Day 9 - March 14, 2013 - Mets-Tigers @ Port St. Lucie
Back to Mets camp. And back to the normal routine of going to the back fields at 9:30am, hoping to watch something and maybe snag an autograph before they kick us out in time to get online to enter the stadium for 11:10am (timing for a 1:10pm game). And back to the expectation that the main group of players goes into the stadium to do things out of our sight and we get to see little bits of what other groups do on the back fields.
A few surprises. Before the outfielders were working out, a couple of rehabbing pitchers were throwing. Danny Herrera and Tim Byrdak to be specific. I kind of forgot that they were both in camp. Both good about signing after they finished throwing. Not sure what else they were working on. The other players were just out there doing their drills, most of which is too far away from where the fans are corralled to. The other surprise was down on Field 7, which is part of the baseball quadrangle of 4 minor league fields (this is the one directly behind the LF scoreboard that you might see on TV with the dimensions of Citi Field and a blue screen on the wall; it is also a field with an entrance in CF that goes past the LF corner of the main stadium and to the big league clubhouse, but all far enough away from the last fence that fans are allowed to go to that the players don't have to interact with us), where Terry Collins went down there during a minor league group of players stretching and throwing to chat with his mentor and Tigers Manager Jim Leyland as well as former Pirates coach and current Mets minor league coach Rich Donnelly. They drew a crowd of fans and were probably there for a good 30 minutes to observe. Collins came over to sign before he left, but Leyland did not. This was all ending well past the time that the ushers would normally herd us away from the back fields, but we learned that they're leaving that area open longer on game days now (something new since I had been there 5 days earlier).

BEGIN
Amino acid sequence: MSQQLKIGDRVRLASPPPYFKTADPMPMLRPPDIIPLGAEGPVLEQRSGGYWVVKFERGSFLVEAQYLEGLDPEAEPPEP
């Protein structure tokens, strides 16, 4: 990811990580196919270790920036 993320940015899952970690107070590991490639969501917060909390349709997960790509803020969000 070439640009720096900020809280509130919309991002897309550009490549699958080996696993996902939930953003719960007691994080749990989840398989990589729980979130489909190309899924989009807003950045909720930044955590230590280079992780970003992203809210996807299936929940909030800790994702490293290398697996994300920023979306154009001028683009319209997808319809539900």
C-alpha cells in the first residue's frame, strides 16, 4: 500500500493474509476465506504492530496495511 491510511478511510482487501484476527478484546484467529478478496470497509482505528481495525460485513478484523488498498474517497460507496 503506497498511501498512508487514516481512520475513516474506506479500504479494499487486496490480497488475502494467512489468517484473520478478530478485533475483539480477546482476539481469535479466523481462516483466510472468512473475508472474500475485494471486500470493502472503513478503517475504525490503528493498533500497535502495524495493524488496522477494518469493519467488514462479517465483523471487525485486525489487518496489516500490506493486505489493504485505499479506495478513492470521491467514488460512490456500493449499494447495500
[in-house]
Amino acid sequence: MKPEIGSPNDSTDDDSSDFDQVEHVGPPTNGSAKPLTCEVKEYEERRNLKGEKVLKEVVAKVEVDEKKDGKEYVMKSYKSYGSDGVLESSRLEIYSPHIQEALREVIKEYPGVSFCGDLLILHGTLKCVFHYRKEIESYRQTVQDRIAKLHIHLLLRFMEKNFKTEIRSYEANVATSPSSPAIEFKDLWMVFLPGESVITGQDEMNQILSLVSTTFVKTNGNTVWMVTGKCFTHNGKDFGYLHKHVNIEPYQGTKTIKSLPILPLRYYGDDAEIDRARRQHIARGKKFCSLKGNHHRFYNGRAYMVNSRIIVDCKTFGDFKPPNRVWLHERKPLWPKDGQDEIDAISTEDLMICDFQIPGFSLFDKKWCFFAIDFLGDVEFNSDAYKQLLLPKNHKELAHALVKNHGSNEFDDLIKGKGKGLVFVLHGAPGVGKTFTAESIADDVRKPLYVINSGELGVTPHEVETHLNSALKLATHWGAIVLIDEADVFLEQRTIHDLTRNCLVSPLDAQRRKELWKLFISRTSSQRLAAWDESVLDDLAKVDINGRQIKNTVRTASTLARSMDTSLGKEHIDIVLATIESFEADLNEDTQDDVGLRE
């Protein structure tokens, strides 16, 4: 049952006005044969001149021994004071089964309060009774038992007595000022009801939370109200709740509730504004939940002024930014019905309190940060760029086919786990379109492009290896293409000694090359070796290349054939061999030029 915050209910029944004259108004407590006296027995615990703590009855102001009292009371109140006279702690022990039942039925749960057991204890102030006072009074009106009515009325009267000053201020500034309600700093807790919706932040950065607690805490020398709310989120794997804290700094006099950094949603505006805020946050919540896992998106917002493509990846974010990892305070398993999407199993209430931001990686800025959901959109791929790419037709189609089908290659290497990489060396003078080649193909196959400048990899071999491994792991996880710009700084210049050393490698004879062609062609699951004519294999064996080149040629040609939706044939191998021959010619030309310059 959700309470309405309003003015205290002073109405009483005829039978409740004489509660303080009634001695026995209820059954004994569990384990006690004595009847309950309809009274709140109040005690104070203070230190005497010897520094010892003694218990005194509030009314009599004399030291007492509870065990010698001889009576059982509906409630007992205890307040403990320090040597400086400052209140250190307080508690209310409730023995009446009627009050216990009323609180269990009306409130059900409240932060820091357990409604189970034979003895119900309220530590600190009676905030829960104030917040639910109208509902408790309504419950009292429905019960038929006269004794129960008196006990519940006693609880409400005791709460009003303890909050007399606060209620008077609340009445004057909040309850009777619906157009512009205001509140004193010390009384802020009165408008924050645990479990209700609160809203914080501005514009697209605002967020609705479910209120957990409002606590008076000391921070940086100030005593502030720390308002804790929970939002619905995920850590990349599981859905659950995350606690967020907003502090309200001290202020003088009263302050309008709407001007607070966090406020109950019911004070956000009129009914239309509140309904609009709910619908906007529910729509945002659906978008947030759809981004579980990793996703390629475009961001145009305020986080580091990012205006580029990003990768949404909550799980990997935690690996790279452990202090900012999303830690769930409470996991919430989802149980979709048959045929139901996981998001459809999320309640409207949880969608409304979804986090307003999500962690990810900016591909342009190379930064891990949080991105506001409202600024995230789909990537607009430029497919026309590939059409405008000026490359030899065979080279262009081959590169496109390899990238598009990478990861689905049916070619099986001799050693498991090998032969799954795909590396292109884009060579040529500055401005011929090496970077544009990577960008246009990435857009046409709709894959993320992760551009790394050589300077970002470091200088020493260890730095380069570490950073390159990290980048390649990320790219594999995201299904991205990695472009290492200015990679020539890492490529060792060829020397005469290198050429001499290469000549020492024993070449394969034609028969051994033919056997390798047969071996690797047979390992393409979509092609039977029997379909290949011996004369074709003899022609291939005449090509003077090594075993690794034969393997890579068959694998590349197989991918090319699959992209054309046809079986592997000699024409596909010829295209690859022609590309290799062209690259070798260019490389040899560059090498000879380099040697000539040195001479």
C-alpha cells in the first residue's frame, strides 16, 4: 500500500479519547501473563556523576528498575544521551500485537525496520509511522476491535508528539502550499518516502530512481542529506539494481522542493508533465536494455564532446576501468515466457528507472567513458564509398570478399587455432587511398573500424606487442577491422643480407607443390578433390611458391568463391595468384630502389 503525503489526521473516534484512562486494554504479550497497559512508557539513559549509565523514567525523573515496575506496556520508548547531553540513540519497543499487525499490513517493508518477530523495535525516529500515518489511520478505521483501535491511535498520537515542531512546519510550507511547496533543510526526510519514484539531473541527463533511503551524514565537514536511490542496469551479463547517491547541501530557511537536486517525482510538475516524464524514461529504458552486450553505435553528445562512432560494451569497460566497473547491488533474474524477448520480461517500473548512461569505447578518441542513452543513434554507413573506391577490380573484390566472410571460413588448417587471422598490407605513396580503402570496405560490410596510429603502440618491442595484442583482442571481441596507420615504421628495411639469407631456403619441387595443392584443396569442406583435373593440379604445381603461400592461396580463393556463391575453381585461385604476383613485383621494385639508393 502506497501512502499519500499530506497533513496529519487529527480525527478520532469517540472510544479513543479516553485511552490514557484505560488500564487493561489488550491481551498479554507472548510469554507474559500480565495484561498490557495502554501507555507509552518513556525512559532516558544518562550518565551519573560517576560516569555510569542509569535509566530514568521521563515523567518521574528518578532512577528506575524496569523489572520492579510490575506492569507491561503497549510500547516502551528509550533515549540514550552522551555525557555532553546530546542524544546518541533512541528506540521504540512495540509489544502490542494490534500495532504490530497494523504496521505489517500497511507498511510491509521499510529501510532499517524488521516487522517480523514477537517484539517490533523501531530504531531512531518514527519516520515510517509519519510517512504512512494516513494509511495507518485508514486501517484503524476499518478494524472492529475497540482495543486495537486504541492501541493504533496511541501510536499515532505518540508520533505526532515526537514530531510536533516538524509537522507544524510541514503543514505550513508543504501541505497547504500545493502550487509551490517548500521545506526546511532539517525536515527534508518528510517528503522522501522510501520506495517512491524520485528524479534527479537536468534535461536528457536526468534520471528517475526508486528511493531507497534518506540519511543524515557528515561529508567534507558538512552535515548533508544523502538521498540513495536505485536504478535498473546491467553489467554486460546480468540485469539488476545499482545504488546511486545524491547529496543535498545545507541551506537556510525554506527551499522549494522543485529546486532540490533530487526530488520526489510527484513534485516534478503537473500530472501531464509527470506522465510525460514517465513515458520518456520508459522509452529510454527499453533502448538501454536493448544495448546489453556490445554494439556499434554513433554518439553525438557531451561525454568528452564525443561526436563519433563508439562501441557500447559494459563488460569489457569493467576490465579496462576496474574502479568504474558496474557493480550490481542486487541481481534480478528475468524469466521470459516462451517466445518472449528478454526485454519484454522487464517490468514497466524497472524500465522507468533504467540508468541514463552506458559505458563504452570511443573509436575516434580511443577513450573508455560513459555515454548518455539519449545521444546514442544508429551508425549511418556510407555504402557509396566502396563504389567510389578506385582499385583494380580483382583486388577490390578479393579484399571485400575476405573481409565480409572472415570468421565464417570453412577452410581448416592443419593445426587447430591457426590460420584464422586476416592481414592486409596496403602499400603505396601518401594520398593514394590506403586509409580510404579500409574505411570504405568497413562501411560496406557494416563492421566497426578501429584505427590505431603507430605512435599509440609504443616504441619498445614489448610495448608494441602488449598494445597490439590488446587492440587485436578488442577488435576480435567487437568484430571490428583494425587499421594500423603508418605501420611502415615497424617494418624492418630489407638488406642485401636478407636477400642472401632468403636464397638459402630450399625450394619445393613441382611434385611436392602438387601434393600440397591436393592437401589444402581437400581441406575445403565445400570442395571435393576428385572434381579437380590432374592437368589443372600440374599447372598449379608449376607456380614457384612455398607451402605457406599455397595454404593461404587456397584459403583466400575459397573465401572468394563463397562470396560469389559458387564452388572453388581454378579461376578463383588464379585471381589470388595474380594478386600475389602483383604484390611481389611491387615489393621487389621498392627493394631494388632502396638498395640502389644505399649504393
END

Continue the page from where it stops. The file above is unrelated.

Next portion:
In the stadium, there wasn't much action. There never is. Then the game was played, and for the Mets, there still wasn't much action. Dillon Gee was wild and gave up a lot of runs. The Tigers added on a few more after Gee left, and the Mets lost 9 to 1. I didn't notice much more than that. I did notice a very large crowd and a very large contingent of Tigers fans that made the trip from Central Florida (about a 2 1/2 hour drive, mostly on country roads). I think it was called a sellout. They went home happy. We just went home.
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